Expert: suffocation main cause of Briton's death
PERUGIA, Italy - The family of a British student killed in Italy in 2007 arrived Friday to testify at the trial of an American student and her ex-boyfriend who are charged with murder and sexual violence.
The Associated Press
PERUGIA, Italy — A British student killed in Italy in 2007 died from suffocation caused by her murderers, showing a clear intent to kill, as well as from the stab wounds inflicted to her neck, a forensic expert told a court Friday.
As the expert took the stand, the family of victim Meredith Kercher arrived in this central Italian town to testify at the trial of Amanda Knox, an American student, and her ex-boyfriend who are charged with murder and sexual violence.
Kercher, a 21-year-old student from Leeds University in England, was found stabbed to death on Nov. 2, 2007 in the house she rented in Perugia, where she was an exchange student.
Her roommate, Knox, 21, of Seattle, and 25-year-old Raffaele Sollecito of Italy are standing trial. They deny wrongdoing.
Prosecutors allege the defendants strangled and stabbed Kercher in her neck. They say the woman was killed during what began as a sex game.
Forensic expert Gianaristide Norelli, a witness called by the Kercher family, said the main cause of Kercher's death was suffocation.
Court documents have said suffocation was caused by the hemorrhage following the neck wounds. But Norelli said suffocation was also aided "manually" by forcing the victim's mouth and nose shut and by strangling her.
This, Norelli argued, showed a clear intent to kill, while the neck wounds may have been inflicted with the intent to scare or threaten the victim. He said that Kercher's own movement may have inadvertently contributed to making the stab wounds deeper.
The wounds were compatible with a kitchen knife the prosecution says might have been the murder weapon, Norelli said. The knife, which was found at Sollecito's house, has a 6.69-inch blade.
Knox and Sollecito, jailed since shortly after the slaying, have given conflicting statements over their whereabouts the night of the murder.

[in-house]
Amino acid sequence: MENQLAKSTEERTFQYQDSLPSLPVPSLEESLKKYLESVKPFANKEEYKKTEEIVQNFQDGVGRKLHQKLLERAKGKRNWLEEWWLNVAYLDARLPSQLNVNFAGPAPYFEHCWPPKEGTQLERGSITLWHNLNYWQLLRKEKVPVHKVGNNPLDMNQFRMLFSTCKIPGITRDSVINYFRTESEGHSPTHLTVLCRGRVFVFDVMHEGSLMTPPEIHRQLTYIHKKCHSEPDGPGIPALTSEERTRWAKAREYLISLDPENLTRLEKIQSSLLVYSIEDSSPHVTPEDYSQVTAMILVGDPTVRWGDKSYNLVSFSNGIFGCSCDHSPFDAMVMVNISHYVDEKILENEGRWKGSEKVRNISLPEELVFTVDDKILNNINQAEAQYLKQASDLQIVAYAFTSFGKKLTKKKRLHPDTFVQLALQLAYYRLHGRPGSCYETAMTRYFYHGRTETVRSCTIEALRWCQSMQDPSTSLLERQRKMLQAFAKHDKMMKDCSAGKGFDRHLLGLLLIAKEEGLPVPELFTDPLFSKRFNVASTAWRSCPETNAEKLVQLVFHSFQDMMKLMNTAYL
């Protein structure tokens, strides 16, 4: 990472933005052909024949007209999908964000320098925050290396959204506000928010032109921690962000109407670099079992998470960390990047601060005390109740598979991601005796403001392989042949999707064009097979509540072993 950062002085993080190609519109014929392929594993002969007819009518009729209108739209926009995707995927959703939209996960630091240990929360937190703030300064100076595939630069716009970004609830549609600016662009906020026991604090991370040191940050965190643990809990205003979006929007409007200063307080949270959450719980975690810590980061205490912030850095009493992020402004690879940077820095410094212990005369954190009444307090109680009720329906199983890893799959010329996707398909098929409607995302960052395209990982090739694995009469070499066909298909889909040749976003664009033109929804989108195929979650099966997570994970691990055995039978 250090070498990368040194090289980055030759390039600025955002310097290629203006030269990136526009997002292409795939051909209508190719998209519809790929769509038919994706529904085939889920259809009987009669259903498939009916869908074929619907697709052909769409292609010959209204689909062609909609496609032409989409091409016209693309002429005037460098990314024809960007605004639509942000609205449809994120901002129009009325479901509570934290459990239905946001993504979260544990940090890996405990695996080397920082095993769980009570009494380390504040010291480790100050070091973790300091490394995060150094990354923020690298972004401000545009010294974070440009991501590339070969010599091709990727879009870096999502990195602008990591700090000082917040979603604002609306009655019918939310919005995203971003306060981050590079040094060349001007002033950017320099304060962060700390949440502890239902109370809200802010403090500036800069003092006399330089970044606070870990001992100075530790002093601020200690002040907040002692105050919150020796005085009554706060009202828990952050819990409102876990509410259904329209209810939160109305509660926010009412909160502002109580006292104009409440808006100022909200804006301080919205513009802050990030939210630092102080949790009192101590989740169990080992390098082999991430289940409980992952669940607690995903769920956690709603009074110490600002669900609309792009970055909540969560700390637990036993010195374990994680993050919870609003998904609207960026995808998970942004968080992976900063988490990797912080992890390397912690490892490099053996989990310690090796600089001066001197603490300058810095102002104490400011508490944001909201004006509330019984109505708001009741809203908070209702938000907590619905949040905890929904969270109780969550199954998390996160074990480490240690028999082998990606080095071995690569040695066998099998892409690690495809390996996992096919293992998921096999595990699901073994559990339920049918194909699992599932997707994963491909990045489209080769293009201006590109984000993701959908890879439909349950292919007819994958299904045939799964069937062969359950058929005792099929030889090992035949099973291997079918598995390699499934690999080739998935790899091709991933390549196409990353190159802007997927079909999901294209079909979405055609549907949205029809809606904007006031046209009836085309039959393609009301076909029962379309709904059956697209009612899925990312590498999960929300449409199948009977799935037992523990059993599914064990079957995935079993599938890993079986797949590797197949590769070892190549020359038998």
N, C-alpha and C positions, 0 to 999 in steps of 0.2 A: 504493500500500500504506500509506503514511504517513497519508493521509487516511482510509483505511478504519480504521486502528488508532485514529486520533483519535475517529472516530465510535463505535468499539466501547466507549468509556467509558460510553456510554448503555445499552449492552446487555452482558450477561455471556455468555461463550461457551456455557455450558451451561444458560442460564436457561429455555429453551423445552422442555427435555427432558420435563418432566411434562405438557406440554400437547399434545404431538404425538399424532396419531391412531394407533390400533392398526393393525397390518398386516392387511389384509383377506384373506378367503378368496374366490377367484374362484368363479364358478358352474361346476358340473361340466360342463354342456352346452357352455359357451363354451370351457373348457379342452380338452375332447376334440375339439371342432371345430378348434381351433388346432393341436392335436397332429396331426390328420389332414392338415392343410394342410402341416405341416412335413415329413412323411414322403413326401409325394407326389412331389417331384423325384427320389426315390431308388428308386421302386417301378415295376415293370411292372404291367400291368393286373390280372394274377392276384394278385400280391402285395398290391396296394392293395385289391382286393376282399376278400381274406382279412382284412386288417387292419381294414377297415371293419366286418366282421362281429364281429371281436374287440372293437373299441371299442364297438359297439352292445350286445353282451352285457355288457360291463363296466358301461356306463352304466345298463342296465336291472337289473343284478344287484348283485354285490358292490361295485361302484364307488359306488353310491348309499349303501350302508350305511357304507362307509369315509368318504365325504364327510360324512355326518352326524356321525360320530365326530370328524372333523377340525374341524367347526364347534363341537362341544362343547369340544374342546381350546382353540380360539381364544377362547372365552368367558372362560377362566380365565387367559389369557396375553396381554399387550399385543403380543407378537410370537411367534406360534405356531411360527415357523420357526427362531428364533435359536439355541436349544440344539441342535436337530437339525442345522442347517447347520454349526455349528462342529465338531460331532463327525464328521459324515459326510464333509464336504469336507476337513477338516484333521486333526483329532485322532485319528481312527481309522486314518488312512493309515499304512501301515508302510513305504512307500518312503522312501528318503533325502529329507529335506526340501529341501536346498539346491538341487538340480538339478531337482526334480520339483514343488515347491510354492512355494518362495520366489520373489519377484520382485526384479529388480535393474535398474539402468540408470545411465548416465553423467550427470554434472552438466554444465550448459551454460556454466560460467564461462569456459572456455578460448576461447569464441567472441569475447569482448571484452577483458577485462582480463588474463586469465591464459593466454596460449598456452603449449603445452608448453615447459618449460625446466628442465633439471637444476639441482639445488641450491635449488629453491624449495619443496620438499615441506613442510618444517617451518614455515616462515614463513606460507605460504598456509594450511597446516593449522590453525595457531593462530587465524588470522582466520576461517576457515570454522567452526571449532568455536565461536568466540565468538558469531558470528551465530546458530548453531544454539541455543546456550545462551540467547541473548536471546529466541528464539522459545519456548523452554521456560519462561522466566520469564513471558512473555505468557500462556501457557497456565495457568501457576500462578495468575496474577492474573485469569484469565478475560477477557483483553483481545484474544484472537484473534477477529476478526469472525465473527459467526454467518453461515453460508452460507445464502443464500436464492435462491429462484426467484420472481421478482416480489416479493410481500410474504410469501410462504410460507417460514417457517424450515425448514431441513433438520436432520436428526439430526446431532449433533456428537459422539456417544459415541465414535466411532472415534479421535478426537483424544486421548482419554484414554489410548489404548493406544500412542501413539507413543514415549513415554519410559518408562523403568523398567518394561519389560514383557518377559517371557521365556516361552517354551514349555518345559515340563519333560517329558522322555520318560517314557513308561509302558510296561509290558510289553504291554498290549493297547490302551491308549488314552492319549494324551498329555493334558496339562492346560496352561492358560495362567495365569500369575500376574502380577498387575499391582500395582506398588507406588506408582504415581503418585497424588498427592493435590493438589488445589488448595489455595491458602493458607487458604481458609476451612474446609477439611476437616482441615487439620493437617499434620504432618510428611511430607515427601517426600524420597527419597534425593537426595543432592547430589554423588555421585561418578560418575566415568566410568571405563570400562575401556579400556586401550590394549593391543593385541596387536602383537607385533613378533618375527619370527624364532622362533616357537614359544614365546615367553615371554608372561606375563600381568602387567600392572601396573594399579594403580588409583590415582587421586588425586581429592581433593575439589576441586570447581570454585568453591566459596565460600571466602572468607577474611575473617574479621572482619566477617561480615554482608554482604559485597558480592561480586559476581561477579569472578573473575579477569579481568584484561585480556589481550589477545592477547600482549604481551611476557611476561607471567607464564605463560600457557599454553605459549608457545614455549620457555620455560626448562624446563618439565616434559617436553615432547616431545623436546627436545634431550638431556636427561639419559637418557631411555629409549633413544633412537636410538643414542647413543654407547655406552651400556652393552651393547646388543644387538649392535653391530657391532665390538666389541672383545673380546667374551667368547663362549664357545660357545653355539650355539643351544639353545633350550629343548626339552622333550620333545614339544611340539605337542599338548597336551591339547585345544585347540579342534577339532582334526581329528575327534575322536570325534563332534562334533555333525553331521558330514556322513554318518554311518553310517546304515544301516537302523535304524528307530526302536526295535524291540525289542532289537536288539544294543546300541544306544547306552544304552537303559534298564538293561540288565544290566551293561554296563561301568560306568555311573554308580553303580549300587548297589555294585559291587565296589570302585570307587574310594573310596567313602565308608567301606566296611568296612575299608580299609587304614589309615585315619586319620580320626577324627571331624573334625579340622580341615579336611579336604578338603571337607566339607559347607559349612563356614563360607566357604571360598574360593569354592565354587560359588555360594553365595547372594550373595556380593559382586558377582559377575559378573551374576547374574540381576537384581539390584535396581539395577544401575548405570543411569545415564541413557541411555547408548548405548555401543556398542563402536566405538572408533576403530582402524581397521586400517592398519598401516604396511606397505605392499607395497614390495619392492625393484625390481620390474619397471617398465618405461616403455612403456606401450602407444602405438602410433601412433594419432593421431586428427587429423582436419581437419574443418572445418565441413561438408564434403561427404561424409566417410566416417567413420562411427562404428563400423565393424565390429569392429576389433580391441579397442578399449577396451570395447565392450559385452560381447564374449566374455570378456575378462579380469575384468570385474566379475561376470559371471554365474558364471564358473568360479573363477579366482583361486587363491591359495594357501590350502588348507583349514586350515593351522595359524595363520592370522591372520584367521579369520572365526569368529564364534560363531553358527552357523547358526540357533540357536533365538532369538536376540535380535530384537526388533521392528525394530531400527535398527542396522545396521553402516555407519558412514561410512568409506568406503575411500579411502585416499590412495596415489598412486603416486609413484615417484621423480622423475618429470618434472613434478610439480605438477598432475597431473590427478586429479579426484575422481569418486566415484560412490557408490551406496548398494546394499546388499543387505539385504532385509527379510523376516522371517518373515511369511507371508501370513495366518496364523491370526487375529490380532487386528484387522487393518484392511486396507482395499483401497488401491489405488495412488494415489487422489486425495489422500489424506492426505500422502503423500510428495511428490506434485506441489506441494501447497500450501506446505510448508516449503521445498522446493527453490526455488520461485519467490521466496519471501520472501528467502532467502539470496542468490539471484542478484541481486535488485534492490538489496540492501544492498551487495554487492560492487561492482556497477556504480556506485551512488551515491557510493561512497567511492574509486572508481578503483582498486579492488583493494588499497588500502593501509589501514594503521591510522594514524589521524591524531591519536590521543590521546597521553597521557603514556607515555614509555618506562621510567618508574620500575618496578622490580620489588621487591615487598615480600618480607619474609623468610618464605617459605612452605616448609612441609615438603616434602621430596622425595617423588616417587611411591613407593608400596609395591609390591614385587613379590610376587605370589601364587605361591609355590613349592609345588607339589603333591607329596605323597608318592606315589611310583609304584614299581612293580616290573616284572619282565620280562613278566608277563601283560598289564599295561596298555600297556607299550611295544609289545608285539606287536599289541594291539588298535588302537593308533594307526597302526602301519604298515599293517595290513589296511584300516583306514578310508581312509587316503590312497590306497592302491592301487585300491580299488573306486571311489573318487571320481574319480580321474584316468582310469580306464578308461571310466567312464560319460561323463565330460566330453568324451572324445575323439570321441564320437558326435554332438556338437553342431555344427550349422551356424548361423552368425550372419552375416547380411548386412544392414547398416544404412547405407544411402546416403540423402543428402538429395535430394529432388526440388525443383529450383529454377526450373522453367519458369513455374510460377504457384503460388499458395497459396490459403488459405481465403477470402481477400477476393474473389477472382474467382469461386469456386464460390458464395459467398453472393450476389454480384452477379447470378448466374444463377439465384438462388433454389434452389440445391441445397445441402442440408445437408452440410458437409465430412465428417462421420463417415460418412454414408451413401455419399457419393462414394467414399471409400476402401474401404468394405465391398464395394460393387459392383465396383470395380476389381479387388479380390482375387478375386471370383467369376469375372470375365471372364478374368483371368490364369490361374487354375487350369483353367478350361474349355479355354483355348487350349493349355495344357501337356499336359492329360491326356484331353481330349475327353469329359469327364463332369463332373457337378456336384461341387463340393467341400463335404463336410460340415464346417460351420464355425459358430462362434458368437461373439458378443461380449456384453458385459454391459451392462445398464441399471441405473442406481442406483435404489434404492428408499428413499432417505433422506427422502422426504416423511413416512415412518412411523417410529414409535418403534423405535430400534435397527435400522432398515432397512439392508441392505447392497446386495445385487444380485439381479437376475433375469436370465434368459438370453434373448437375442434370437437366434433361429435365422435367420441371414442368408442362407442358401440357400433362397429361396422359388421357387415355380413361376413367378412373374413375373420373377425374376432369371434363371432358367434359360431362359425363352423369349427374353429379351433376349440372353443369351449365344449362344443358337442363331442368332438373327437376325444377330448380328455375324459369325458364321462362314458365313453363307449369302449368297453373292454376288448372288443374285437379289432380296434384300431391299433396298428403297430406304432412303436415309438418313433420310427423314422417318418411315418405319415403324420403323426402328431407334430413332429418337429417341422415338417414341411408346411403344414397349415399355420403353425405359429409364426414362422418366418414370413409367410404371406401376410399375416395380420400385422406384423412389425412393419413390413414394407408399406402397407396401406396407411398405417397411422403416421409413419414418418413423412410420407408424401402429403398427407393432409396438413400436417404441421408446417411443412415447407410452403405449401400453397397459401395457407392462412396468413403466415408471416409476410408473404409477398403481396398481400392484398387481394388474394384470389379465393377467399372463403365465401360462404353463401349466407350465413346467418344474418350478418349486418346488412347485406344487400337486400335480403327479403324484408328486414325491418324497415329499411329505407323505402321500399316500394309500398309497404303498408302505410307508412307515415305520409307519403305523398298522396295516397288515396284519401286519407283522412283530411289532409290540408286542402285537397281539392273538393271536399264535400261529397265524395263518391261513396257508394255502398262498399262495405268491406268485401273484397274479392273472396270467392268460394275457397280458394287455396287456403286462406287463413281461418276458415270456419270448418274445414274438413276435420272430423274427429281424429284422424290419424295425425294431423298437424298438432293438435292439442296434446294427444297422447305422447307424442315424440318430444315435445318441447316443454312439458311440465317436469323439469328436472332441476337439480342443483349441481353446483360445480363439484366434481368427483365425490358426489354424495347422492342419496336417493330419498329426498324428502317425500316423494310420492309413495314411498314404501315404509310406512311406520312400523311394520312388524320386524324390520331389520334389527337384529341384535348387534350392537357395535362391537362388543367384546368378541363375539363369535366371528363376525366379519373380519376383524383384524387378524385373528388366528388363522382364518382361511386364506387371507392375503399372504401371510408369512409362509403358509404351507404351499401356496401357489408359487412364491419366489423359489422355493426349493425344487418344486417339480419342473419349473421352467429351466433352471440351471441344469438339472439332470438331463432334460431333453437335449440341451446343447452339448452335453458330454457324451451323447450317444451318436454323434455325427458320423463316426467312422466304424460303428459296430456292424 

Sollecito has said he was at his own apartment in Perugia, working at his computer. He said he doesn't remember if Knox spent the whole night with him or just part of it.
Knox initially said she was in the house during the slaying, then insisted she was not home.
The two risk Italy's stiffest punishment, life imprisonment, if convicted of murder.
Prosecutors say Knox's DNA was found on the handle of the kitchen knife, and Kercher's DNA was found on the blade. Francesca Torricelli, a DNA expert also called by the Kercher family, confirmed the findings of the prosecutors.
"I have no doubt" the traces are compatible, she told the court Friday.
Torricelli also confirmed the prosecutors' finding that DNA compatible with Sollecito's had been found on the clasp of Kercher's bra.
Sollecito's defense has challenged this, contending that the clasp was contaminated because it was not collected by forensic experts until several weeks after the slaying.
The Kercher family arrived in Perugia at midday and went straight to the courtroom.
Kercher's mother and father filed past reporters without comment. The victim's sister, Stephanie Kercher, only said she felt "anxious" going inside, where the family listened to some witnesses.
Shortly before their arrival, graphic images of Kercher's body had been shown to the court. Some of the testimony Friday was closed to the media and public out of respect for the victim.
The Kerchers have joined the trial as civil plaintiffs, and have occasionally been in Perugia. They will testify Saturday at the request of their lawyer, Francesco Maresca.
The family wouldn't necessarily contribute any new evidence to the case but would "illustrate the personality of a girl in her 20s," the lawyer told reporters. They came to Perugia "not out of hatred but to obtain justice."
"They were rather emotional, I think that's inevitable," Maresca said of the Kerchers' arrival in the courtroom. "Everything contributes to their remembering inevitably their daughter and sister."
In Italy, civil lawsuits can be attached to criminal trials. In the Kercher case, it allows the family to monitor the case more closely, receiving information that normally would be reserved for defense lawyers or prosecutors.
A third suspect in the case, Ivory Coast national Rudy Hermann Guede, was found guilty of identical charges last year and sentenced to 30 years in prison. He was given a fast-track trial at his request.
Guede, 22, has acknowledged being in Kercher's room that night but denies having killed her. He has accused an unidentified Italian of trying to frame him. His appeal has been set to begin Nov. 18, attorney Walter Biscotti said.
Copyright © 2009 The Seattle Times Company
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